Worship and the Physical Body: The Earthen Vessels Symposium – Part 1

Zac HicksCulture, Worship Theology & ThoughtLeave a Comment

I have the privilege of contributing to a blog symposium, along with several other authors and bloggers, on Matt Anderson’s terrific book, Earthen Vessels: Why Our Bodies Matter to Our Faith.1  Matt is a fellow Biola-grad, lover of Christ’s Church, and blogaholic over at Mere Orthodoxy and Evangel.  Even as I interact with the book, be sure to check Mere-O in a few days from this post to see Matt’s interaction with me.

The final chapter of the book, “The Body and the Church,” instead of focusing on ecclesiology (the study of the church), in general, zeroes in on doxology (the study of worship) in particular.  To structure the dialogue, let me first attempt to summarize the chapter in a thesis statement, along with his subsequent supporting arguments.  Anderson’s chief point is that the physical body matters to corporate worshipThis, in turn, informs our perspectives on:

(a) how we are shaped by the form(s) of worship;2
(b) how we analyze disembodied forms of worship, such as online church and projecting technologies;3
(c) how we understand the role of the sacraments;4
(d) our musical repertoire.5

Interacting with the Big Idea

That the physical body matters for worship is not a given in our day and age, and Anderson is dead-on in the main thrust of this chapter to say that we’ve bypassed careful reflection about how anthropology informs our doxology.  Because we have an “over-spiritualized anthropology,”6 we worship leaders allow our congregants to present us with bad arguments for why they don’t engage their bodies in corporate worship—arguments such as “I’m a heart-worshiper,” or “I worship with my spirit.”  (I’ve written a response to this line of thinking that challenges both the faulty exegesis and hidden idolatry, and I suspect Anderson would agree.7)  Like Anderson, I believe that our mysterious mind-body-dualist composition as human beings means that spirit shapes body and body shapes spirit.  Formation (purposefully avoiding the term “spiritual formation,” here) is a two way street, because humans are essentially whole but dipartite creatures.8  My favorite radio host, Dennis Prager (a devout Jew), often points out on his weekly “happiness hour” that one of the best remedies to not feeling happy is to act happy.  We’ve all experienced it.  Husbands and wives learn it as an effective marriage therapy technique.  When we act in certain ways contrary to our inner disposition, we at times find that disposition strangely moved.  So, change doesn’t always move from spirit to body (Anderson points out the oft-used phrase, “from the inside out”9) but also from body to spirit.  This applies to worship in the sense that physical actions and rituals are not, in themselves, utterly meaningless.  With Anderson, I believe that our physical postures in worship—our sitting, standing, bowing, raising hands, closing eyes, clapping, dancing, holding hands—shape us as human (and, yes, spiritual) beings.  Spiritual worshipers should be physical worshipers.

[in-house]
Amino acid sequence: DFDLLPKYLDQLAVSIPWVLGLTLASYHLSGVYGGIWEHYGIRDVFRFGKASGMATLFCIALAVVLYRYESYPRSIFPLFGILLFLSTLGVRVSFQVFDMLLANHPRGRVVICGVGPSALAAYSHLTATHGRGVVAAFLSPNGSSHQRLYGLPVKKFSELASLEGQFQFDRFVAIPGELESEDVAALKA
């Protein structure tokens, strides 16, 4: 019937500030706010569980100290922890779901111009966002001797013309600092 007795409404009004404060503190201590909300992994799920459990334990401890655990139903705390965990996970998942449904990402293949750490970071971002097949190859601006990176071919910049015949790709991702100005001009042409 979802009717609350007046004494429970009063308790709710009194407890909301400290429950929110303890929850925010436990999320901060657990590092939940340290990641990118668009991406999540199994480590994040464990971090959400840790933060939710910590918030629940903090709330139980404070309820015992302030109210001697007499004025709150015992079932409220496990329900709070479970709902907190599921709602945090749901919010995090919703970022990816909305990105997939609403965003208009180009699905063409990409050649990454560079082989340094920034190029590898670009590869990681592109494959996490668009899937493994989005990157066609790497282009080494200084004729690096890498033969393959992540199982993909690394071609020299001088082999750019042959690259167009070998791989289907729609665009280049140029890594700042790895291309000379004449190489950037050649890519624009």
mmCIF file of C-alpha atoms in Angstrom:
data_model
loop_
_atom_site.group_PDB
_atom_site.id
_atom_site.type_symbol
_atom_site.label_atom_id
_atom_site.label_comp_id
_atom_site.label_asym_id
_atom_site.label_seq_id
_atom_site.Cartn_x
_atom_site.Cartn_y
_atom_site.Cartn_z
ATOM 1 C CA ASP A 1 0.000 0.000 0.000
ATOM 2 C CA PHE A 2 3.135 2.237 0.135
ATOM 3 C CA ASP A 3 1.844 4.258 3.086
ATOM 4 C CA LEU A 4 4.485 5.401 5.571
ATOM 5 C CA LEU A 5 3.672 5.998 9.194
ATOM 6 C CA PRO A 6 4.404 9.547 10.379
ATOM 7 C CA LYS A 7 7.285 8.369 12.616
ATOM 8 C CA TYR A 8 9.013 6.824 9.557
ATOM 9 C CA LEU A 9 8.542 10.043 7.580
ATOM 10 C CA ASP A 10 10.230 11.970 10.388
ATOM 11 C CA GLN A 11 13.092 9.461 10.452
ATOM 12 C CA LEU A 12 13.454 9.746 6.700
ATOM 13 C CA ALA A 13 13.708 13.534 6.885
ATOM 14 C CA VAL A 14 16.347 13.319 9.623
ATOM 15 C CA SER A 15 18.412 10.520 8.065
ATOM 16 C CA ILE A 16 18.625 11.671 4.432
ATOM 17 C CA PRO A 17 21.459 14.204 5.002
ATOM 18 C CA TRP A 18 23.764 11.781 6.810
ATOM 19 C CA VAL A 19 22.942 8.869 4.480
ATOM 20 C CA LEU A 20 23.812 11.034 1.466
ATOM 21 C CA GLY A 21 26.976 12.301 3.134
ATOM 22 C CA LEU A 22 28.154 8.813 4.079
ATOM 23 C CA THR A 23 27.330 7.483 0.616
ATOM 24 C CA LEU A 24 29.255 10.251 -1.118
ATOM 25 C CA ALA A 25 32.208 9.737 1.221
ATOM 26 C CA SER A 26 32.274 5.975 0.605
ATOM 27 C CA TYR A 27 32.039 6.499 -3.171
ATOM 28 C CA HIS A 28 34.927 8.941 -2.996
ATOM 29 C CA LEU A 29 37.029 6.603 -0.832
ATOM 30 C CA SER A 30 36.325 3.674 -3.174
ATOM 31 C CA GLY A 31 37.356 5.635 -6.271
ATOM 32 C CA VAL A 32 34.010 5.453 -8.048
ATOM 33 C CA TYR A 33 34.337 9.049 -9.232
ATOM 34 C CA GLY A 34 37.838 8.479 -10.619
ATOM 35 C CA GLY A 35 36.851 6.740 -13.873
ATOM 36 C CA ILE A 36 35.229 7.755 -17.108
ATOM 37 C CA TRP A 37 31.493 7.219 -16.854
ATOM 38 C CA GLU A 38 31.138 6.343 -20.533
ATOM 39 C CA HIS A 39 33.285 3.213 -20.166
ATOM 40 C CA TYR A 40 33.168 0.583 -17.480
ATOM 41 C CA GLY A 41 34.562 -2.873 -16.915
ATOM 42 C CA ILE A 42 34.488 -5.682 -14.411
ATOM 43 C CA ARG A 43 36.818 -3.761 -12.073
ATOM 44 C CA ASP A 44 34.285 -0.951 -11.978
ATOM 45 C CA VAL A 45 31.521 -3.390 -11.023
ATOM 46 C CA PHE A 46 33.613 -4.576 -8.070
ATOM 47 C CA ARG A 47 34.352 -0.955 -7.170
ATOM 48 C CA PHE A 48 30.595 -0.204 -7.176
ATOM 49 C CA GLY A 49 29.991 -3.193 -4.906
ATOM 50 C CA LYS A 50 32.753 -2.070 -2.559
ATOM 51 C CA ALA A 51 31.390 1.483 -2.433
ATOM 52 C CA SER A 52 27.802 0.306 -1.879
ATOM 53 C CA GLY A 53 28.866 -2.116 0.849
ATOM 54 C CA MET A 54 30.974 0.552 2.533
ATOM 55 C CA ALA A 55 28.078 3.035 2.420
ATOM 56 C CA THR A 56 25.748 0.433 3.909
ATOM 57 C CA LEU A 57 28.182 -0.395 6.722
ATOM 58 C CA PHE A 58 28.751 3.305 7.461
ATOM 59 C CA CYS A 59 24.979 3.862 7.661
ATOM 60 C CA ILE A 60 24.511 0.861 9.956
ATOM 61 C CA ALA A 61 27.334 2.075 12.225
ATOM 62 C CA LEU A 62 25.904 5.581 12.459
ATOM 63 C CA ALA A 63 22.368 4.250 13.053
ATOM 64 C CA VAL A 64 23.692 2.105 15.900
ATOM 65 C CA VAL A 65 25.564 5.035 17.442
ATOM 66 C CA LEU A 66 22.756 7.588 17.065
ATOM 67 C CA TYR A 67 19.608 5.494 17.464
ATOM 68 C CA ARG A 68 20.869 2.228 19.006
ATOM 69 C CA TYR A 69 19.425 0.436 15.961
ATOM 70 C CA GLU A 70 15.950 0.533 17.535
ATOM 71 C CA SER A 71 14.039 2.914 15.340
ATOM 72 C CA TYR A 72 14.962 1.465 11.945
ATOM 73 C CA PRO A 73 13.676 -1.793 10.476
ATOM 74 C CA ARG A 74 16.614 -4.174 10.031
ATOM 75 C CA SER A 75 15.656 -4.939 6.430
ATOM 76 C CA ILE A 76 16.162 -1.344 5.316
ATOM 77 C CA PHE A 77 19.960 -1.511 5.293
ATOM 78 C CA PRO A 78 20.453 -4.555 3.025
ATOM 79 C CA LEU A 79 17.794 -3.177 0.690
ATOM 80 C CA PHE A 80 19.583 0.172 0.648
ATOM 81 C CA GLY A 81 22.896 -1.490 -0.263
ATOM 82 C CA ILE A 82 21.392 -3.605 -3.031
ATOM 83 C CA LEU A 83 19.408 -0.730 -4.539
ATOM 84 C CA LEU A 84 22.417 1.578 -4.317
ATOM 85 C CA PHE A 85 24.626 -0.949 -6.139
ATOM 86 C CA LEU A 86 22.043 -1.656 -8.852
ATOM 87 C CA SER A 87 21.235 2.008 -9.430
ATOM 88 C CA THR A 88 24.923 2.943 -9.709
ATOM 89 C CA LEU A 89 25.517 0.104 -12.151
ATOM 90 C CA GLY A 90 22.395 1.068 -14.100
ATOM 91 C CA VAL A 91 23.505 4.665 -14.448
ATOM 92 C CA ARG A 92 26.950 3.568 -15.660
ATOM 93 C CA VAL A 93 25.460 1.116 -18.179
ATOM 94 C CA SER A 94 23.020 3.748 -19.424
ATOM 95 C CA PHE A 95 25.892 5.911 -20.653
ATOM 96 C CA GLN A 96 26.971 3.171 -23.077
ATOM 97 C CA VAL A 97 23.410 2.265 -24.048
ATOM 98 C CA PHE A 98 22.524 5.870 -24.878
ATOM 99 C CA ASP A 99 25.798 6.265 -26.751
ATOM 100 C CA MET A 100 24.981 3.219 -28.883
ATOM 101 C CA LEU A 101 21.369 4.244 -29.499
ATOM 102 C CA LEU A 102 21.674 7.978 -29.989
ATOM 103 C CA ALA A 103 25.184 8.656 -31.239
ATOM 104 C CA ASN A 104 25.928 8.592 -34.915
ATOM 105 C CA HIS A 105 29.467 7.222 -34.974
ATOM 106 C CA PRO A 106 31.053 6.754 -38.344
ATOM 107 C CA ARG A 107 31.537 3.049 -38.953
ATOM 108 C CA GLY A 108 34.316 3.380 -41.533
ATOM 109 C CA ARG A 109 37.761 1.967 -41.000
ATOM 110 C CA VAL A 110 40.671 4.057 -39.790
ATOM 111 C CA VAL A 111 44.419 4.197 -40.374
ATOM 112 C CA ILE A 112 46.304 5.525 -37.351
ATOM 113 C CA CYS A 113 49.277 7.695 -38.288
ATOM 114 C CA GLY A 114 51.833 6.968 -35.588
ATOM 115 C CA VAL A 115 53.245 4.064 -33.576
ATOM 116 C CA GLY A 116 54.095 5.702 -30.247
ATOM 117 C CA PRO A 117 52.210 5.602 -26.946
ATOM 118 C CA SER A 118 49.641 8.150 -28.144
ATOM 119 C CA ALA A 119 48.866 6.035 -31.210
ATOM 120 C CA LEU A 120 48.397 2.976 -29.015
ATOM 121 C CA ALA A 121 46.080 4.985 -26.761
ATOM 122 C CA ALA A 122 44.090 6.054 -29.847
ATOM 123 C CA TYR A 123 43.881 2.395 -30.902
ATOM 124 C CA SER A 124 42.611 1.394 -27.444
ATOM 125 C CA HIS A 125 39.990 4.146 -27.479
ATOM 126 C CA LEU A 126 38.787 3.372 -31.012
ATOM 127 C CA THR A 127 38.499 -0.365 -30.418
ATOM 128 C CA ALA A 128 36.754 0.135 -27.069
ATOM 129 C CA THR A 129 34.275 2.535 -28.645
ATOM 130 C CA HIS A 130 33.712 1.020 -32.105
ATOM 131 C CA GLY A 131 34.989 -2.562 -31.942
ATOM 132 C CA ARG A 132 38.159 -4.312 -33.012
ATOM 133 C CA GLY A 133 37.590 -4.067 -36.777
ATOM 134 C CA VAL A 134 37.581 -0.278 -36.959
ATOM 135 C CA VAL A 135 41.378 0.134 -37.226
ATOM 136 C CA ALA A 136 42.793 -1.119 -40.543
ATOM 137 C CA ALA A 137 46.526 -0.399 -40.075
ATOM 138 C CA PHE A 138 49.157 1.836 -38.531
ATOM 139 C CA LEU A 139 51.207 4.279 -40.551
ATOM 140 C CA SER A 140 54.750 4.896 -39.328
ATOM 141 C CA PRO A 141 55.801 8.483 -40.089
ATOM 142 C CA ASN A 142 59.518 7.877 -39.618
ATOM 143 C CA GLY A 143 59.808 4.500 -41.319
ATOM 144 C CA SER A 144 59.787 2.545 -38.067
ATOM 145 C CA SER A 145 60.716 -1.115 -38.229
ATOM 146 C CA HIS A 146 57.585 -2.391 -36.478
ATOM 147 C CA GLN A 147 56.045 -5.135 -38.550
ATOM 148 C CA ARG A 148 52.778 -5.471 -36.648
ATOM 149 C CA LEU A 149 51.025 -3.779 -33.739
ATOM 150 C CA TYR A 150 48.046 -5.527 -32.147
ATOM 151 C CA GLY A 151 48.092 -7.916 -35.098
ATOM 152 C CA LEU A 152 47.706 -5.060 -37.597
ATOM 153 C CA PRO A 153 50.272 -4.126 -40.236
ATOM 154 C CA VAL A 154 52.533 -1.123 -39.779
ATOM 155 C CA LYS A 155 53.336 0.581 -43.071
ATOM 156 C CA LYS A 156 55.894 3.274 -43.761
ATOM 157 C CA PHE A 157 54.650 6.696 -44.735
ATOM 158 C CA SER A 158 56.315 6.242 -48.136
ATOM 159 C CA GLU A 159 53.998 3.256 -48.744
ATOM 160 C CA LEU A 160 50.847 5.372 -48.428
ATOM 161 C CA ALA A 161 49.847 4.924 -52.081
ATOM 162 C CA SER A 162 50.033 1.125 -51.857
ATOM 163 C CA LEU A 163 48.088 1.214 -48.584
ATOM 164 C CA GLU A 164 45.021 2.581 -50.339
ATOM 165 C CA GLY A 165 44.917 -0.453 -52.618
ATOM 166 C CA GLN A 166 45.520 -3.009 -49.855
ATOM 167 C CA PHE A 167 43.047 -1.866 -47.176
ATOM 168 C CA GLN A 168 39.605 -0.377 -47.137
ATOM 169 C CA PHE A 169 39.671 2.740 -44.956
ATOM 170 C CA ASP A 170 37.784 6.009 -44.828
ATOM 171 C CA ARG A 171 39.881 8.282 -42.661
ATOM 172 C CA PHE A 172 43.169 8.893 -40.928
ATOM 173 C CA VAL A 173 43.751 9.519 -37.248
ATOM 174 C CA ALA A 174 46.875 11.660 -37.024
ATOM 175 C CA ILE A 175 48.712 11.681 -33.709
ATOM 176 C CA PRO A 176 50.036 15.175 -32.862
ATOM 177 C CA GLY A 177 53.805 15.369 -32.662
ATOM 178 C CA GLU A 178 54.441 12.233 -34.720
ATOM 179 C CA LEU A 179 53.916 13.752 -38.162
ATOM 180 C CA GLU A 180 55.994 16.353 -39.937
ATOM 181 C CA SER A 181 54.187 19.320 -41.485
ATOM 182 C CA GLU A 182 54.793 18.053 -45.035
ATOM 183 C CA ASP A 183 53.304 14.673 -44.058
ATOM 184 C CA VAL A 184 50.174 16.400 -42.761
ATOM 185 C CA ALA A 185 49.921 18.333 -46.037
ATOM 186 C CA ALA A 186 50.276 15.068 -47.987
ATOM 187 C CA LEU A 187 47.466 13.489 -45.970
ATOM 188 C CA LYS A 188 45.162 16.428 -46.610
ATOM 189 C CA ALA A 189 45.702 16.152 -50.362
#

How We Are Shaped by the Form of Worship

I appreciate the thrust of this section: being shaped in worship is not ultimately about planned form or spontaneous formlessness but about how physicality shapes us as worshipers in any setting.  Anderson points out that the charismatic complaint I sometimes hear that more formal worship is devoid of substance because (a) it lacks spontaneous, genuine physical expression, or (b) “liturgical postures,” like corporate kneeling, are empty because they’re “forced.”  Points like these deny the reality of the two-way anthropological formation mentioned above.  Ironically, the complaint could go both ways:

The danger of turning worship of the living God into theater isn’t limited to any denomination. The evangelical liturgy…has just as much room for becoming theater as the ‘highest’ liturgical church.10

That the form of worship shapes us is an under-explored theme in evangelical doxology.  Anderson cites James K. A. Smith’s Desiring the Kingdom11 as one of the exceptions.  Greg Thompson distilled and reworked some of Smith’s ideas at the Bifrost Arts conference in St. Louis earlier this year, pointing out that, when the structure and elements of worship are faithful to the scriptures and the gospel, they have the effect of being habit-forming to our faith journey.12  For instance, I cannot tell you how many times, in the midst of disciplining my children, we’ve nearly instinctively walked through the “liturgical cycle” of Confession of Sin and Assurance of Pardon, ending, in effect, with our Gloria Patri of thankful praise.  Our family has shown signs of being formed by the gospel-shaped liturgy of our local assembly’s worship.



1 Matthew Lee Anderson, Earthen Vessels: Why Our Bodies Matter to Our Faith (Minneapolis: Bethany House, 2011).
2 Ibid., 208-212.
3 Ibid., 212-221.
4 Ibid., 222-224.
5 Ibid., 224-227.
6 Ibid., 212.
7 Zac Hicks, “Raising Hands in Worship: It’s About Obedience, Not Emotions,” 9/11/09.
8 I am here assuming a dichotomist, rather than trichotomist, anthropology, but I recognize that not all are agreed on this.
9 Anderson, Vessels, 210.
10 Ibid., 209.
11 Ibid., 212, n. 3.  Anderson, in the endnote, acknowledges some reservations about Smith’s methodology.  I’d be very curious what those reservations are.
12 Zac Hicks, “Bifrost Arts Conference: Liturgy, Music, & Space – Greg Thompson on How Liturgy Shapes Us,” 3/30/11.

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